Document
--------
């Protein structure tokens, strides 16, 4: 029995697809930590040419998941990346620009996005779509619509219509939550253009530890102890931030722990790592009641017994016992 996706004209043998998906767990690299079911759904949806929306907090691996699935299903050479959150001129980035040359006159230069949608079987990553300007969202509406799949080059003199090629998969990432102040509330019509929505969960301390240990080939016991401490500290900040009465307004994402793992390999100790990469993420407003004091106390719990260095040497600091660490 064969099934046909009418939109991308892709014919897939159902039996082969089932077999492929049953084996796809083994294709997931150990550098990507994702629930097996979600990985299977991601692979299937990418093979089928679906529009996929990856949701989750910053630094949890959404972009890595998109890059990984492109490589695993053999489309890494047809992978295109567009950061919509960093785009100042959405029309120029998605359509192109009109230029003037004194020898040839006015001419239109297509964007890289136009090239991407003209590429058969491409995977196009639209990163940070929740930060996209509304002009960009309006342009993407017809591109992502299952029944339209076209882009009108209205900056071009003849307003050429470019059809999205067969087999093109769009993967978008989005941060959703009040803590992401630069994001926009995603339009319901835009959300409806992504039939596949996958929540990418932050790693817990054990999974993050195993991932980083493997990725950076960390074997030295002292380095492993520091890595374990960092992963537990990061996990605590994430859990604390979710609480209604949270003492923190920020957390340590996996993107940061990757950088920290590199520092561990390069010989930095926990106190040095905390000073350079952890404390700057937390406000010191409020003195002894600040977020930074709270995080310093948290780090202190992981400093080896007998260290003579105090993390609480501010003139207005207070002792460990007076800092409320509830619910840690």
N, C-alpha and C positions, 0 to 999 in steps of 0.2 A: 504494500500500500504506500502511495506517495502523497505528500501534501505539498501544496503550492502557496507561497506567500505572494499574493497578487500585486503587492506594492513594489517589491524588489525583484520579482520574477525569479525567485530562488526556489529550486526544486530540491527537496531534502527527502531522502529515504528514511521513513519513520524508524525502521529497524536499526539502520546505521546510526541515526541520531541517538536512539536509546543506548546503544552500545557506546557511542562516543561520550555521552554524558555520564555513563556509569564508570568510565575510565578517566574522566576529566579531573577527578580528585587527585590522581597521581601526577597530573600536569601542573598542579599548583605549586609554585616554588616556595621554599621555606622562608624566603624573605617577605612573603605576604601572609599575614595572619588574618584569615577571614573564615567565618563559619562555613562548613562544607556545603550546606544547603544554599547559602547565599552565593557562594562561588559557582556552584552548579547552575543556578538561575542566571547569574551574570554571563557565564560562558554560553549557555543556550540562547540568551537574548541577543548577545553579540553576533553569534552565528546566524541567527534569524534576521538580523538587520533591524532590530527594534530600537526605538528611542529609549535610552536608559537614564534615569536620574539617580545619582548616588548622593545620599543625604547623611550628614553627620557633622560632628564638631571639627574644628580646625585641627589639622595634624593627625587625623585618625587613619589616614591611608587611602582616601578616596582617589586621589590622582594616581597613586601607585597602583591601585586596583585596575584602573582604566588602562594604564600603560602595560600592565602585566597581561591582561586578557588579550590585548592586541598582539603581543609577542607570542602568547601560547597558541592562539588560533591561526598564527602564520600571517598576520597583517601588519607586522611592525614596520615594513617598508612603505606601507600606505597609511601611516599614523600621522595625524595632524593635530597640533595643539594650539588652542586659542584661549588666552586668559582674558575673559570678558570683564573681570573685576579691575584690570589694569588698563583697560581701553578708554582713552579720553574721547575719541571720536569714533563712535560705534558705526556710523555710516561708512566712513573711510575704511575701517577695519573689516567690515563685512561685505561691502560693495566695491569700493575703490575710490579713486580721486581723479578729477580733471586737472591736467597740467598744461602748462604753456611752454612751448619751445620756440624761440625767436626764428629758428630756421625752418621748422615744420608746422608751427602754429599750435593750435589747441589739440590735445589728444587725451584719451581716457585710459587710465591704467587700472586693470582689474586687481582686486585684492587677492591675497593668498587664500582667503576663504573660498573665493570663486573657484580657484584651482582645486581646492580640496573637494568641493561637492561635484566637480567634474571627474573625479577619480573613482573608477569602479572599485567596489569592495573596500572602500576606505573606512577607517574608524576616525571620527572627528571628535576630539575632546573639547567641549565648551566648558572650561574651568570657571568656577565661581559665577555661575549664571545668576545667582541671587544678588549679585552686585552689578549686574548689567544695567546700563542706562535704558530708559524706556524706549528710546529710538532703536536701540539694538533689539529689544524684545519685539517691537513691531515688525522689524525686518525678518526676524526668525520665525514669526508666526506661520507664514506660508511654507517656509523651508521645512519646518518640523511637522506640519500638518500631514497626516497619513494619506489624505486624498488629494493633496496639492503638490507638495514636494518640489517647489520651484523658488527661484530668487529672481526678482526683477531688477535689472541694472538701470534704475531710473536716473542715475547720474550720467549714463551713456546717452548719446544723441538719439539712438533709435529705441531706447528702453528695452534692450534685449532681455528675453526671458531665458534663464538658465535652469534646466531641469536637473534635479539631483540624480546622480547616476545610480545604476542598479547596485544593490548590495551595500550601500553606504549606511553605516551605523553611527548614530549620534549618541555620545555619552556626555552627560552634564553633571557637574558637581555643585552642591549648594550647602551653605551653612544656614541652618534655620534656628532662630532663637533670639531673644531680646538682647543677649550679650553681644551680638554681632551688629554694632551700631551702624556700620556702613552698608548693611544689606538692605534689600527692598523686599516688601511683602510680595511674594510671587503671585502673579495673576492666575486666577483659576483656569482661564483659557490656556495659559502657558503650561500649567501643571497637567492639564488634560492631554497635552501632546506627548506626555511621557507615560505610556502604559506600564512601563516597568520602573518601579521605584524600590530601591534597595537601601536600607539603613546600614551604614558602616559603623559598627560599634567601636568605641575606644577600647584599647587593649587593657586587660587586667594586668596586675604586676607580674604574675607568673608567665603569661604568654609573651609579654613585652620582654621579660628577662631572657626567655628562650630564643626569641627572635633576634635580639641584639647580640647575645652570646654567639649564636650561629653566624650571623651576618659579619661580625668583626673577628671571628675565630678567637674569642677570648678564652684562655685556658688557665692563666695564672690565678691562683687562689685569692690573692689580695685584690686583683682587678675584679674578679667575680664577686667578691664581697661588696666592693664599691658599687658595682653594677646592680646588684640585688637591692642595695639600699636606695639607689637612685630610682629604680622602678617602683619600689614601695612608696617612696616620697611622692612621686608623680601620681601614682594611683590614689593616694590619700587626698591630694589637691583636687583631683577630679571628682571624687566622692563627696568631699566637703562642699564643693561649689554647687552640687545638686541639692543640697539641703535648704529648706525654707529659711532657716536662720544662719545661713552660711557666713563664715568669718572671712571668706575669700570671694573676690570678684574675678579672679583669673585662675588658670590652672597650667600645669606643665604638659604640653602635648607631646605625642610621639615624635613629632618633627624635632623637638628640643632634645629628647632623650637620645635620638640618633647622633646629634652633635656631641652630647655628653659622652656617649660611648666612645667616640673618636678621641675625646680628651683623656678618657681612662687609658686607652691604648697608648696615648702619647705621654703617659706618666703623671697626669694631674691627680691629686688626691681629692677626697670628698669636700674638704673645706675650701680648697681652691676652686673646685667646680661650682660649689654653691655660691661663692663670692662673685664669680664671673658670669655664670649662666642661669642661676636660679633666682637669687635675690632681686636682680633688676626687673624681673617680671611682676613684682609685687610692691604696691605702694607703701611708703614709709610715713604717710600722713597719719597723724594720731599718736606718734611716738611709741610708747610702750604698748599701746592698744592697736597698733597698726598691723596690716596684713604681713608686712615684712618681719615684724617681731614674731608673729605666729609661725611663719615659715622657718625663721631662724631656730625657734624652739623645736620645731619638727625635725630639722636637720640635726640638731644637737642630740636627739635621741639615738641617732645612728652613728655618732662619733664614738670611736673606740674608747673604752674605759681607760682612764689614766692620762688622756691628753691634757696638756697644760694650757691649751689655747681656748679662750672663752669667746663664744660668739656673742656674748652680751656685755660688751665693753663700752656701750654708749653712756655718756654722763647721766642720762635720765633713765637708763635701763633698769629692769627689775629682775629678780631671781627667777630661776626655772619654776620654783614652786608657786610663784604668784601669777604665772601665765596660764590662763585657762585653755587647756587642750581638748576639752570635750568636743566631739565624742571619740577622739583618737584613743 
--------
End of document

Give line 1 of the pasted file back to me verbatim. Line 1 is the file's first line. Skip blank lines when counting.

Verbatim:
């Protein structure tokens, strides 16, 4: 029995697809930590040419998941990346620009996005779509619509219509939550253009530890102890931030722990790592009641017994016992 996706004209043998998906767990690299079911759904949806929306907090691996699935299903050479959150001129980035040359006159230069949608079987990553300007969202509406799949080059003199090629998969990432102040509330019509929505969960301390240990080939016991401490500290900040009465307004994402793992390999100790990469993420407003004091106390719990260095040497600091660490 064969099934046909009418939109991308892709014919897939159902039996082969089932077999492929049953084996796809083994294709997931150990550098990507994702629930097996979600990985299977991601692979299937990418093979089928679906529009996929990856949701989750910053630094949890959404972009890595998109890059990984492109490589695993053999489309890494047809992978295109567009950061919509960093785009100042959405029309120029998605359509192109009109230029003037004194020898040839006015001419239109297509964007890289136009090239991407003209590429058969491409995977196009639209990163940070929740930060996209509304002009960009309006342009993407017809591109992502299952029944339209076209882009009108209205900056071009003849307003050429470019059809999205067969087999093109769009993967978008989005941060959703009040803590992401630069994001926009995603339009319901835009959300409806992504039939596949996958929540990418932050790693817990054990999974993050195993991932980083493997990725950076960390074997030295002292380095492993520091890595374990960092992963537990990061996990605590994430859990604390979710609480209604949270003492923190920020957390340590996996993107940061990757950088920290590199520092561990390069010989930095926990106190040095905390000073350079952890404390700057937390406000010191409020003195002894600040977020930074709270995080310093948290780090202190992981400093080896007998260290003579105090993390609480501010003139207005207070002792460990007076800092409320509830619910840690």